The partitioned Rhizobium etli genome: genetic and metabolic redundancy in seven interacting replicons.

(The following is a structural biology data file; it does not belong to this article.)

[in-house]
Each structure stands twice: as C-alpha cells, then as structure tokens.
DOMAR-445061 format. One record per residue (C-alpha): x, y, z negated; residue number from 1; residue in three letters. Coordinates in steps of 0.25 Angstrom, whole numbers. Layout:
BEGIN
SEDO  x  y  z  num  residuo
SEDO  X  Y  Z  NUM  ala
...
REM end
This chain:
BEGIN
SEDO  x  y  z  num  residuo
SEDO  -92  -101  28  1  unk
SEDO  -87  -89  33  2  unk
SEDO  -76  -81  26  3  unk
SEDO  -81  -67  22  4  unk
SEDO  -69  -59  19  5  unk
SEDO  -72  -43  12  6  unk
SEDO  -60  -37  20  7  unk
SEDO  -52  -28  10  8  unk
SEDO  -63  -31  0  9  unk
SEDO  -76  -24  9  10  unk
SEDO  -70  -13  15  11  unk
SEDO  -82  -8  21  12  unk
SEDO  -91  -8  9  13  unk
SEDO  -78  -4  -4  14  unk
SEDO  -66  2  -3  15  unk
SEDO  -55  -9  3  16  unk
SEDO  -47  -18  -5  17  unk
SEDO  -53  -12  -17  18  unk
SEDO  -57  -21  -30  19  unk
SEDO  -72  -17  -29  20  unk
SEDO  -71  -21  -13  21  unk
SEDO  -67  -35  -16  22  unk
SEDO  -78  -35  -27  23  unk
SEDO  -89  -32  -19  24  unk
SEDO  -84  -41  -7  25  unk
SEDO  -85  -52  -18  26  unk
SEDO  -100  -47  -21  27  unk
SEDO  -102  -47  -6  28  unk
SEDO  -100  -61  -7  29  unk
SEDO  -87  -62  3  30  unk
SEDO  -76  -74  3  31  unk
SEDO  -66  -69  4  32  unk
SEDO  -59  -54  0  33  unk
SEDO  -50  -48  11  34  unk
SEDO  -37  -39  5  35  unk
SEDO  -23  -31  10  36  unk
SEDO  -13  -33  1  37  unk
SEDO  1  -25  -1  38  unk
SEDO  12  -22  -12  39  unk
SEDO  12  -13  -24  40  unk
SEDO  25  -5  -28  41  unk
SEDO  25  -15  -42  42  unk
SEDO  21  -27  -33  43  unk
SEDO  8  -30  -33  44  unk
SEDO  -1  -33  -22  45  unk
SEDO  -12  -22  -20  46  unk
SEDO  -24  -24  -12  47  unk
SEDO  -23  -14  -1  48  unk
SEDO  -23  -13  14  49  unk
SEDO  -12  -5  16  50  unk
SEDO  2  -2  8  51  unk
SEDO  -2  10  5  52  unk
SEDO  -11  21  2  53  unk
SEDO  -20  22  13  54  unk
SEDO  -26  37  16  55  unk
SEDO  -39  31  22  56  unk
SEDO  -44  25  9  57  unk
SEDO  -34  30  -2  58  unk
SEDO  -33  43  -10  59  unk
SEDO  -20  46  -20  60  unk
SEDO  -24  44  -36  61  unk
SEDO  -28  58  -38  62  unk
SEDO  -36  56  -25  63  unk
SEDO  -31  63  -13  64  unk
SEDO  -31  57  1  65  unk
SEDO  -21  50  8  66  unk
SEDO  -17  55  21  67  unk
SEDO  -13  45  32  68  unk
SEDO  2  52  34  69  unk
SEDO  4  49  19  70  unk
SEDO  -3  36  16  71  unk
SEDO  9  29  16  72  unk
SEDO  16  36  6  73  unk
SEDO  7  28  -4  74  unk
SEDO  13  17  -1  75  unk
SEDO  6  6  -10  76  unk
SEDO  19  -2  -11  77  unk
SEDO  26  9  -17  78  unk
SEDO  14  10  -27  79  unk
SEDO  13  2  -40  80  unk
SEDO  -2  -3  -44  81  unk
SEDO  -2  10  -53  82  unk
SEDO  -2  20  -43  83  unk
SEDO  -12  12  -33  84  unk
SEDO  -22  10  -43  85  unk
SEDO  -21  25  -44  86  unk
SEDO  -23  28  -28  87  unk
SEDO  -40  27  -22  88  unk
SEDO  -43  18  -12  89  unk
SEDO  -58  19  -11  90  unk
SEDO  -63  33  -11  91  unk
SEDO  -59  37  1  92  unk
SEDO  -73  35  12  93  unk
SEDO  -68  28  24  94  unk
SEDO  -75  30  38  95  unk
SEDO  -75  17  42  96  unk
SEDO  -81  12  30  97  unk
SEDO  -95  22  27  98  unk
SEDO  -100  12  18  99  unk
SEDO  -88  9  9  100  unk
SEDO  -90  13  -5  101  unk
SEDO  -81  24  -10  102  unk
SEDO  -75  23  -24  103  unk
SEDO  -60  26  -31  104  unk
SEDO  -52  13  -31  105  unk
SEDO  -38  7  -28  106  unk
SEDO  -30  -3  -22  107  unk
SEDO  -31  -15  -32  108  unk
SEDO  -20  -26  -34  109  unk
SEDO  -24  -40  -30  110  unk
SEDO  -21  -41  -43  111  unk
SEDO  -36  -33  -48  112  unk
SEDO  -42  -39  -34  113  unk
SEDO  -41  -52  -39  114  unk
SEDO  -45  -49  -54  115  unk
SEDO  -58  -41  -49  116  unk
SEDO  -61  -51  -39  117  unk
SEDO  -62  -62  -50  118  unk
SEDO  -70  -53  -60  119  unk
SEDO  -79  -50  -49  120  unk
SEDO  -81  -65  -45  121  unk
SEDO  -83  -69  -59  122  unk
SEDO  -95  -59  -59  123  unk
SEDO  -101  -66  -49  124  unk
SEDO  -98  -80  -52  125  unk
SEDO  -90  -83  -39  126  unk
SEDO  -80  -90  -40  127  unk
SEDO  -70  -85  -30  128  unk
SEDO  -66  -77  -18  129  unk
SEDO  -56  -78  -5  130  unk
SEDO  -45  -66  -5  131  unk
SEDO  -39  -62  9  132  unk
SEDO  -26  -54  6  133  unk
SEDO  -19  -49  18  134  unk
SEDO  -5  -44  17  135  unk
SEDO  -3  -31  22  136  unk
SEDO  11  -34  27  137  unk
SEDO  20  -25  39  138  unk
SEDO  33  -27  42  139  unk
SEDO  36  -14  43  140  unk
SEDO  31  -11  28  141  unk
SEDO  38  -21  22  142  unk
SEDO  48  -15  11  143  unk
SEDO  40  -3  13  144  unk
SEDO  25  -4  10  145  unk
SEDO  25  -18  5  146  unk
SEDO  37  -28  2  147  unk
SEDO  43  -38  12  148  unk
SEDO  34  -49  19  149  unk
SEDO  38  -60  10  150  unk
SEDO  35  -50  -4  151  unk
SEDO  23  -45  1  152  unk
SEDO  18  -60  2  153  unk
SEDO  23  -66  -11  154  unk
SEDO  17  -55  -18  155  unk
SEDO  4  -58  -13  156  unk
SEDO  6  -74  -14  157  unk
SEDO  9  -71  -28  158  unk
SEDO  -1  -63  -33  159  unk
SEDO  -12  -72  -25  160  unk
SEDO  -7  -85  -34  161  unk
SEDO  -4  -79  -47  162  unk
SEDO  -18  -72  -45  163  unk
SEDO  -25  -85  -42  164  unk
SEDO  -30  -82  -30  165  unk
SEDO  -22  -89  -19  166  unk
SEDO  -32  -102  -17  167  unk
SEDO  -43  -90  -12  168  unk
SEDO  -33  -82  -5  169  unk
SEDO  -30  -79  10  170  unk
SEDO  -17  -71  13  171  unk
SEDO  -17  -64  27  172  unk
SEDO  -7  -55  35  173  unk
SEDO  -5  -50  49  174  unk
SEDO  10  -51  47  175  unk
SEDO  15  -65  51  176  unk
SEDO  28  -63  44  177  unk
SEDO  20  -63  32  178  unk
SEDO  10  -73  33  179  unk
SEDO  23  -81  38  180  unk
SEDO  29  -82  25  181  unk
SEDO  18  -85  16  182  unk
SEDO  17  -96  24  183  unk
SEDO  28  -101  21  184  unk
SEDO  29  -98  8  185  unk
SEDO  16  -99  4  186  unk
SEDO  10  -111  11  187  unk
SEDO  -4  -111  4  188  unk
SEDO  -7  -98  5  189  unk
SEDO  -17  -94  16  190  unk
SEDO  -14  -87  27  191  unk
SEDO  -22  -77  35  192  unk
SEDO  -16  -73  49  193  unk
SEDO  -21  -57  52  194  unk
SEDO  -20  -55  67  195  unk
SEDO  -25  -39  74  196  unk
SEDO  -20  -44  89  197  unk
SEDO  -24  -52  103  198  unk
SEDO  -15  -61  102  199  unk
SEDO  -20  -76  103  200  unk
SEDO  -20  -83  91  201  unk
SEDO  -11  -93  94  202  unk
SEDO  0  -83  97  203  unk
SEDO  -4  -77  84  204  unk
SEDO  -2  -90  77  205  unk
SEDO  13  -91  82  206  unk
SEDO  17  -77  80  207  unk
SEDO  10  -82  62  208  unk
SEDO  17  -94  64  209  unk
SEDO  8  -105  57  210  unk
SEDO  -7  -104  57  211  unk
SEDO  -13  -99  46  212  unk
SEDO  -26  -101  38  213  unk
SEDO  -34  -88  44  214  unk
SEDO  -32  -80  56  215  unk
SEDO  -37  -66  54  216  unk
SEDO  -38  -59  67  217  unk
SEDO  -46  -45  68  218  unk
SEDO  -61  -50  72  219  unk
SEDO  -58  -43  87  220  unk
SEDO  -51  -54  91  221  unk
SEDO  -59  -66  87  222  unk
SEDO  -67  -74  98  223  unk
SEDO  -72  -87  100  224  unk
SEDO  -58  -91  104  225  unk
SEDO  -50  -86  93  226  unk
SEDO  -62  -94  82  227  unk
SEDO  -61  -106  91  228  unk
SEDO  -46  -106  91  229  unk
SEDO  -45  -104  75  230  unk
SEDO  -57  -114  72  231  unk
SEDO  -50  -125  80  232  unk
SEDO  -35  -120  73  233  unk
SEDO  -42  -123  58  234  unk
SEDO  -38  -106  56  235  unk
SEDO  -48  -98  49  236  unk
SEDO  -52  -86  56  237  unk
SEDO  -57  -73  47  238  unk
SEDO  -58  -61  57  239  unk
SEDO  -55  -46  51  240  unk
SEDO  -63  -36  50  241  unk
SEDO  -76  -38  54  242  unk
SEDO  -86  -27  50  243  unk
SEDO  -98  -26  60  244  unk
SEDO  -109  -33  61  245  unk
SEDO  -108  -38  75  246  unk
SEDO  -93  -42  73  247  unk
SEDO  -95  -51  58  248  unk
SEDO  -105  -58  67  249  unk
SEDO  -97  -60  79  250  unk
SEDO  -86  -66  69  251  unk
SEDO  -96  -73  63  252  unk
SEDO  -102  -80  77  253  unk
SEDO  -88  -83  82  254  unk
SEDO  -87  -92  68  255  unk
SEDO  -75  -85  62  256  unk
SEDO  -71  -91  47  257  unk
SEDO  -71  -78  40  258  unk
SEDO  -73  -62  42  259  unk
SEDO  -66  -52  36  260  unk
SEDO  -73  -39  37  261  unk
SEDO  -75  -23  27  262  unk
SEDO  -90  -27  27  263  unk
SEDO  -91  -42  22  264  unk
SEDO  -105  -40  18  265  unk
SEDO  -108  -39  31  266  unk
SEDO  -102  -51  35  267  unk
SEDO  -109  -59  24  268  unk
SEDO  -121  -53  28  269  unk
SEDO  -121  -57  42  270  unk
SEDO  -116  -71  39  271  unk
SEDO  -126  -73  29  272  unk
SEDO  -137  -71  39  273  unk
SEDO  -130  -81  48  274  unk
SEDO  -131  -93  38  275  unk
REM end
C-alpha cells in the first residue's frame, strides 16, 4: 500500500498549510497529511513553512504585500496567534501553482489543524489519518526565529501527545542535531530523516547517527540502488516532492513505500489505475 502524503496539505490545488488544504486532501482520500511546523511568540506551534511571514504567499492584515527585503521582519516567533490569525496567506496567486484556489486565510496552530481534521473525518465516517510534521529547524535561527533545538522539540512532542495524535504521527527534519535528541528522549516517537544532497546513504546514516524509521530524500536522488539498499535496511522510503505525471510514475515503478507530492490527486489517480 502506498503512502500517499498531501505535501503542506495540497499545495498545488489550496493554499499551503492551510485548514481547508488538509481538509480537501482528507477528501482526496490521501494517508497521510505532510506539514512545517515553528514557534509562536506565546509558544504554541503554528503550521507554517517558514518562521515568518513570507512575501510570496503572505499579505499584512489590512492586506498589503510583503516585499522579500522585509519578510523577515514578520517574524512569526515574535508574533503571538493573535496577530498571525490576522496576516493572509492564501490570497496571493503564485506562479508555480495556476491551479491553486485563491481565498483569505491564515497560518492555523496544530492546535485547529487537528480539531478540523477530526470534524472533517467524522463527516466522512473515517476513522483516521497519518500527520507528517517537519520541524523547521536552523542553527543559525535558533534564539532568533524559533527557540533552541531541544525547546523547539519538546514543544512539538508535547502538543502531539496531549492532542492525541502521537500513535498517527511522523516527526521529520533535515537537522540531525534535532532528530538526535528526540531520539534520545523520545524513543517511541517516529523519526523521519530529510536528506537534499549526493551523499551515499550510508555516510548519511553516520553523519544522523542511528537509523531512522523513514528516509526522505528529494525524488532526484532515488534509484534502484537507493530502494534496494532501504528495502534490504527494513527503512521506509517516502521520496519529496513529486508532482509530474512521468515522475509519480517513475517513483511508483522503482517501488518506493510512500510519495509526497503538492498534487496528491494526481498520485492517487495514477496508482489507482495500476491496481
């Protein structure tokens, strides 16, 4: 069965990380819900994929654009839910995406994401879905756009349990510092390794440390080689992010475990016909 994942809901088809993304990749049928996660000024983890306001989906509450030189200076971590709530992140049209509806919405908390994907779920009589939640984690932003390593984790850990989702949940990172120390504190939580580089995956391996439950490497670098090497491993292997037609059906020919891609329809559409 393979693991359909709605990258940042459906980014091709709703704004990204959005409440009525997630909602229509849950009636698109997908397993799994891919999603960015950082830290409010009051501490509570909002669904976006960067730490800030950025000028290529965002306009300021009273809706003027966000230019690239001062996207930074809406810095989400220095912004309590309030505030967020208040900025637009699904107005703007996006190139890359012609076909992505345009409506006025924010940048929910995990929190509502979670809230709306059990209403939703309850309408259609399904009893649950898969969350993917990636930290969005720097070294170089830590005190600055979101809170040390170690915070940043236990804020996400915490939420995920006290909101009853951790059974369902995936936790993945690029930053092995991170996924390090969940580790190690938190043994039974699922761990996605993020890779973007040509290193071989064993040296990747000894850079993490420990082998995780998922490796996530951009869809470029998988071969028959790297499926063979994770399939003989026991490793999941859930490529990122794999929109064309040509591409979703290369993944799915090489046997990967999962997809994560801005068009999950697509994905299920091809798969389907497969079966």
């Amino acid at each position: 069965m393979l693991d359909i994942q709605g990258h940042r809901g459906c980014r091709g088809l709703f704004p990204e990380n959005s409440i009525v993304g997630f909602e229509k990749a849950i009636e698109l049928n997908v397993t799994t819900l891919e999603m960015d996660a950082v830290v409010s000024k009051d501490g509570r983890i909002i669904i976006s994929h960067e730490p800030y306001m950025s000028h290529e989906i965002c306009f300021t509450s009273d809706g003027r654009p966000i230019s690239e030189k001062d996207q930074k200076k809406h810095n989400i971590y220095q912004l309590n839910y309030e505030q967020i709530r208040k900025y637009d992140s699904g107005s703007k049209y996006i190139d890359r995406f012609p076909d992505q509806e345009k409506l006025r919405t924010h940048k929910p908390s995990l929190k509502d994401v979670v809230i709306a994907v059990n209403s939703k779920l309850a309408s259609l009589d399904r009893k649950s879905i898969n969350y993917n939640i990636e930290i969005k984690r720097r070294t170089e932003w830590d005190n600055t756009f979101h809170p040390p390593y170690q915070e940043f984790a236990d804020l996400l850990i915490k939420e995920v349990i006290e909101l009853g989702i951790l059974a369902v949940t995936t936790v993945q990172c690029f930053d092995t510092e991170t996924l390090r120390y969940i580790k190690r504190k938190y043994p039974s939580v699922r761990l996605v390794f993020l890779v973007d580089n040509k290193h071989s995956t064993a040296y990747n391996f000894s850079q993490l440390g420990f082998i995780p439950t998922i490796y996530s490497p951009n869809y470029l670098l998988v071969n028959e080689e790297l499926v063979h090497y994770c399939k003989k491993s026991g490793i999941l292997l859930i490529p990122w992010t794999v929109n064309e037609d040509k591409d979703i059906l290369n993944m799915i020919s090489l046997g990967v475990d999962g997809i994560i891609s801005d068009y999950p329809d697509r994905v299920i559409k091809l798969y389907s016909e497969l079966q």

We report the complete 6,530,228-bp genome sequence of the symbiotic nitrogen fixing bacterium Rhizobium etli. Six large plasmids comprise one-third of the total genome size. The chromosome encodes most functions necessary for cell growth, whereas few essential genes or complete metabolic pathways are located in plasmids. Chromosomal synteny is disrupted by genes related to insertion sequences, phages, plasmids, and cell-surface components. Plasmids do not show synteny, and their orthologs are mostly shared by accessory replicons of species with multipartite genomes. Some nodulation genes are predicted to be functionally related with chromosomal loci encoding for the external envelope of the bacterium. Several pieces of evidence suggest an exogenous origin for the symbiotic plasmid (p42d) and p42a. Additional putative horizontal gene transfer events might have contributed to expand the adaptive repertoire of R. etli, because they include genes involved in small molecule metabolism, transport, and transcriptional regulation. Twenty-three putative sigma factors, numerous isozymes, and paralogous families attest to the metabolic redundancy and the genomic plasticity necessary to sustain the lifestyle of R. etli in symbiosis and in the soil.